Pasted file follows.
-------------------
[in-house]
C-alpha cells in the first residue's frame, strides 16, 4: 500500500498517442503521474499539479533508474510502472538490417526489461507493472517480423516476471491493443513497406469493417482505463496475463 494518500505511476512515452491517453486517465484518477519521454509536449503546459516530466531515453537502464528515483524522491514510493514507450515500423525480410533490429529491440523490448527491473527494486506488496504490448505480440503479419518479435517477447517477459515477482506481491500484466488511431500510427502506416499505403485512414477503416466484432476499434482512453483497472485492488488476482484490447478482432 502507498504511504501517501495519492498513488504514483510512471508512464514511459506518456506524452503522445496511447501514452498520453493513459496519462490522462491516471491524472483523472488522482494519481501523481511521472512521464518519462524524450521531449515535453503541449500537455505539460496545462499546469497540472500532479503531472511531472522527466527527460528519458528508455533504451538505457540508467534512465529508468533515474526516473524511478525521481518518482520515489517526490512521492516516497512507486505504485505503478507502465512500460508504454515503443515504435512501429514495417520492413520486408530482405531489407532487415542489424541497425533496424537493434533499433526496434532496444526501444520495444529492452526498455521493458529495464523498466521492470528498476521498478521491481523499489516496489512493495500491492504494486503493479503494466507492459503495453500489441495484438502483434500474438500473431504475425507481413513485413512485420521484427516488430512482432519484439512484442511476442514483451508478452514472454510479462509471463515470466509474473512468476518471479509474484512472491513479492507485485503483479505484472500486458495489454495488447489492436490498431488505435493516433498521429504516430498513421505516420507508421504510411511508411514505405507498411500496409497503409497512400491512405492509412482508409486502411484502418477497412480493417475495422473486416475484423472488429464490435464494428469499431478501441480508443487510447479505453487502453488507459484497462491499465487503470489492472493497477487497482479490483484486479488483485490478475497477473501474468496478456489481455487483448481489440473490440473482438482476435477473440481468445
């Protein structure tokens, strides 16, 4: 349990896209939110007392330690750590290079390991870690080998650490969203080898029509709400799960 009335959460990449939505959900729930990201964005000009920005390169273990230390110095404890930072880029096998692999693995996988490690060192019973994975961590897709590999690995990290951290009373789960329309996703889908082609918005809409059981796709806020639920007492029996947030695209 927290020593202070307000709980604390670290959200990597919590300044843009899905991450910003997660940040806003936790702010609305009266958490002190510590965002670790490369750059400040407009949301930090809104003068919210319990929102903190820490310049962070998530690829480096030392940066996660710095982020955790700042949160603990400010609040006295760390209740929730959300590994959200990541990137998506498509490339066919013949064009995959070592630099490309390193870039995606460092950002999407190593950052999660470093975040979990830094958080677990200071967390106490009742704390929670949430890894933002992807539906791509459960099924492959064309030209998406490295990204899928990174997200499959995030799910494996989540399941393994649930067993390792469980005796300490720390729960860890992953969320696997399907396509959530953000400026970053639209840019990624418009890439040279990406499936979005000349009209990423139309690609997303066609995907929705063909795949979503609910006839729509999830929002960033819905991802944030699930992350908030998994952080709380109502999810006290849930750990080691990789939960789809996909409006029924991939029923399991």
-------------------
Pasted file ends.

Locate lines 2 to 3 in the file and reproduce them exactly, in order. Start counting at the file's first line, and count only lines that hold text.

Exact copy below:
C-alpha cells in the first residue's frame, strides 16, 4: 500500500498517442503521474499539479533508474510502472538490417526489461507493472517480423516476471491493443513497406469493417482505463496475463 494518500505511476512515452491517453486517465484518477519521454509536449503546459516530466531515453537502464528515483524522491514510493514507450515500423525480410533490429529491440523490448527491473527494486506488496504490448505480440503479419518479435517477447517477459515477482506481491500484466488511431500510427502506416499505403485512414477503416466484432476499434482512453483497472485492488488476482484490447478482432 502507498504511504501517501495519492498513488504514483510512471508512464514511459506518456506524452503522445496511447501514452498520453493513459496519462490522462491516471491524472483523472488522482494519481501523481511521472512521464518519462524524450521531449515535453503541449500537455505539460496545462499546469497540472500532479503531472511531472522527466527527460528519458528508455533504451538505457540508467534512465529508468533515474526516473524511478525521481518518482520515489517526490512521492516516497512507486505504485505503478507502465512500460508504454515503443515504435512501429514495417520492413520486408530482405531489407532487415542489424541497425533496424537493434533499433526496434532496444526501444520495444529492452526498455521493458529495464523498466521492470528498476521498478521491481523499489516496489512493495500491492504494486503493479503494466507492459503495453500489441495484438502483434500474438500473431504475425507481413513485413512485420521484427516488430512482432519484439512484442511476442514483451508478452514472454510479462509471463515470466509474473512468476518471479509474484512472491513479492507485485503483479505484472500486458495489454495488447489492436490498431488505435493516433498521429504516430498513421505516420507508421504510411511508411514505405507498411500496409497503409497512400491512405492509412482508409486502411484502418477497412480493417475495422473486416475484423472488429464490435464494428469499431478501441480508443487510447479505453487502453488507459484497462491499465487503470489492472493497477487497482479490483484486479488483485490478475497477473501474468496478456489481455487483448481489440473490440473482438482476435477473440481468445
């Protein structure tokens, strides 16, 4: 349990896209939110007392330690750590290079390991870690080998650490969203080898029509709400799960 009335959460990449939505959900729930990201964005000009920005390169273990230390110095404890930072880029096998692999693995996988490690060192019973994975961590897709590999690995990290951290009373789960329309996703889908082609918005809409059981796709806020639920007492029996947030695209 927290020593202070307000709980604390670290959200990597919590300044843009899905991450910003997660940040806003936790702010609305009266958490002190510590965002670790490369750059400040407009949301930090809104003068919210319990929102903190820490310049962070998530690829480096030392940066996660710095982020955790700042949160603990400010609040006295760390209740929730959300590994959200990541990137998506498509490339066919013949064009995959070592630099490309390193870039995606460092950002999407190593950052999660470093975040979990830094958080677990200071967390106490009742704390929670949430890894933002992807539906791509459960099924492959064309030209998406490295990204899928990174997200499959995030799910494996989540399941393994649930067993390792469980005796300490720390729960860890992953969320696997399907396509959530953000400026970053639209840019990624418009890439040279990406499936979005000349009209990423139309690609997303066609995907929705063909795949979503609910006839729509999830929002960033819905991802944030699930992350908030998994952080709380109502999810006290849930750990080691990789939960789809996909409006029924991939029923399991």